One thing she said to us which I thought through quite a bit later was “I feel so bad with all my stuff, when people here have lost everything, and I haven’t lost any…but then again, I have to move. We’ve lost our jobs. How sad to leave and to leave these people in need.” Kathleen was definitely learning to let go, and for here it wasn’t the material possessions she owned. It was the more important things—the people she knew the family she loved and the house, which represented the life she knew.
At lunch time (her husband bought us Quiznos subs) we asked the man of the house about the specifics of Katrina’s damage to New Orleans and the history of the city.
It was incredible to hear all the history and terrible to see what happened from the hurricane. As we finished lunch, one of the neighbors, Miss Sarah, brought us ice cream. As we sat and talked with her, the “Red Hat” ladies appeared. Liam’s great aunt, who was 91 years old and her sister, Ursula or 83 years, stopped by to say “hey y’all”. Miss Ursula had lost her house in Mississippi. She told us about how it was completely destroyed—all of her antique furniture, her husband’s possessions (who had passed away 5 years before) gone. Her reaction to it all caught me the most. “It’s all material right. Only material.” And I could see as I watched her how tough it had been to come to that point. The only thing she knew for certain at this point was that she was visiting her sister. The two together were quite the pair: they had set up a game of bunko for later in the evening, and they were regular members of the “Red Hat” Society.
At the end of this day, I was more emotionally exhausted than I had been physically exhausted the night before. Meeting these people and learning their stories was worth more than anything else. In a way, it was far greater service than cleaning out a moldy house.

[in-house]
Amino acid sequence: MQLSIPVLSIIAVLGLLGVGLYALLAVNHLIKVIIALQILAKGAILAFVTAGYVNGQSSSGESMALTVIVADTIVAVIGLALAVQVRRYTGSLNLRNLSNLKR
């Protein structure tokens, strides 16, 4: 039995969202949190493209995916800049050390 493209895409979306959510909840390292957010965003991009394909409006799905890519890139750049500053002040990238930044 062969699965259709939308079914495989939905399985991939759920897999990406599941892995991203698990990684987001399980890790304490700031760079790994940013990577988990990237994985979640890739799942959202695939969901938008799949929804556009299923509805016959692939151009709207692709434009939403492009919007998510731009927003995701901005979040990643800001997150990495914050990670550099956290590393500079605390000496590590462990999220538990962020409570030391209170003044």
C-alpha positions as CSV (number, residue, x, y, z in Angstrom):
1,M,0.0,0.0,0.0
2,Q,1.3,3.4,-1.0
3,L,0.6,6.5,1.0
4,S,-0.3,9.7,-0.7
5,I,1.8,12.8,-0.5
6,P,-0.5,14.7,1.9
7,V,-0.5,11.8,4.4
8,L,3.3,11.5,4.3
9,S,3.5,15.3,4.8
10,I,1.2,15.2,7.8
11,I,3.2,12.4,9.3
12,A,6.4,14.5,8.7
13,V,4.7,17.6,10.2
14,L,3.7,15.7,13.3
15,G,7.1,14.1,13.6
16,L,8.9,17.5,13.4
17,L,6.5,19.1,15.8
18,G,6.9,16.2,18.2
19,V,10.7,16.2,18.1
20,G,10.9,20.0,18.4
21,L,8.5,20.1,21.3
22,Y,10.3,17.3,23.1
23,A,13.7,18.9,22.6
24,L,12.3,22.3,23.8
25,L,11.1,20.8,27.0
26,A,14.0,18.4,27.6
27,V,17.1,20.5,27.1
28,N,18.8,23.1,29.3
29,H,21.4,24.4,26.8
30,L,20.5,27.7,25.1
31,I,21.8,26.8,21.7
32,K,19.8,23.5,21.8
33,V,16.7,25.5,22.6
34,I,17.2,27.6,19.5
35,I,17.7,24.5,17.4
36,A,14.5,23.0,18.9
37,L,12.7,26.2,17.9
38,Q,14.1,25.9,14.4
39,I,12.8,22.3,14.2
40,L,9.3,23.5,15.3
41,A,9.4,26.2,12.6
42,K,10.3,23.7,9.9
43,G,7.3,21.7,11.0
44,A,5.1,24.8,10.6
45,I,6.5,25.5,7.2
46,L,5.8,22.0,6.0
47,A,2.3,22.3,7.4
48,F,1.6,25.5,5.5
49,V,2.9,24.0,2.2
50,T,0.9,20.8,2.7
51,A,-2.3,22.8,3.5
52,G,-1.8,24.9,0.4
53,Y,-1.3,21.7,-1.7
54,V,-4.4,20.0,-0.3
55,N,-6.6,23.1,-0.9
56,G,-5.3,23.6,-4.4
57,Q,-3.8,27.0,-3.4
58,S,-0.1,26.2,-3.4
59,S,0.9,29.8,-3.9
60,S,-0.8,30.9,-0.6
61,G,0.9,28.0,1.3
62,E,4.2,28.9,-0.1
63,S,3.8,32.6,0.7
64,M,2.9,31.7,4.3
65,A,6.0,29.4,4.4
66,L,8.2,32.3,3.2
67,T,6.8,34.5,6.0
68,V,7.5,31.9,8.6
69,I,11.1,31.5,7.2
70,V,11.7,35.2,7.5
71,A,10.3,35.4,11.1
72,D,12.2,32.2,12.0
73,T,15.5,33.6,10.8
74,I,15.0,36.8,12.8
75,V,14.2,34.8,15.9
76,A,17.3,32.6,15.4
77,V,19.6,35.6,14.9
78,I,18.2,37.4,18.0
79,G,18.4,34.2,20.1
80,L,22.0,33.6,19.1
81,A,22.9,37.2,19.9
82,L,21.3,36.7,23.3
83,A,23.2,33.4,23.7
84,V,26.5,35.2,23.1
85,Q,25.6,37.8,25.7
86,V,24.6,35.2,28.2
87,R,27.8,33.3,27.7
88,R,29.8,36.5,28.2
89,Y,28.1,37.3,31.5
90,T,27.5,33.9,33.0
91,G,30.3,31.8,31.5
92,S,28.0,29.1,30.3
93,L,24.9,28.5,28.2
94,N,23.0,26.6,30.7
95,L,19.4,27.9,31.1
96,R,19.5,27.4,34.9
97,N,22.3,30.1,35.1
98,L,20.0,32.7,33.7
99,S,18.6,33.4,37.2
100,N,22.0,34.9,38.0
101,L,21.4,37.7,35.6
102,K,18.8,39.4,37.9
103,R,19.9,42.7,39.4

Everything has been a dizzy, hazy, blur. Just moving along, not actually knowing or feeling much. Then suddenly, we are flying into New Orleans and I begin to see it. I tried desperately to peer over the Joe between me and the plane window.
First flash was water, swamps all around, and a small river. Houses began to appear. Most of them looked fairly nice. Was this the New Orleans I had heard about on the news with snipers and destruction everywhere? I guess it is true that appearances almost always are deceiving. The next second a huge pile of rubbage came into view, what used to houses. More houses dotted the landscape, some completely perfect and some with junk piles spread in between. An occasional roof was covered with a blue tarp, which I later leaned signified the house had lots its roof.
Overall, it didn’t seem THAT shocking. One of the guys sitting near a girl on our team shared that the specific route the plane flew was the through the least affected area. Finally, we left the airport and headed of New Orleans to Covington over the “World’s longest bridge” Not kidding—30 miles long. To be honest, it was 30 miles of disappointment to me. It was hardly a bridge, just a low-lying road over water. It was pretty though because all we could see what water. I feel like there will be some interesting dynamics at the church, Trinity Church, where we’re staying. I think some people are getting grumpy from the tight living situations. I’m anticipating a great experience though. The people I’ve met so far are more than kind. It’s all in God’s hands now.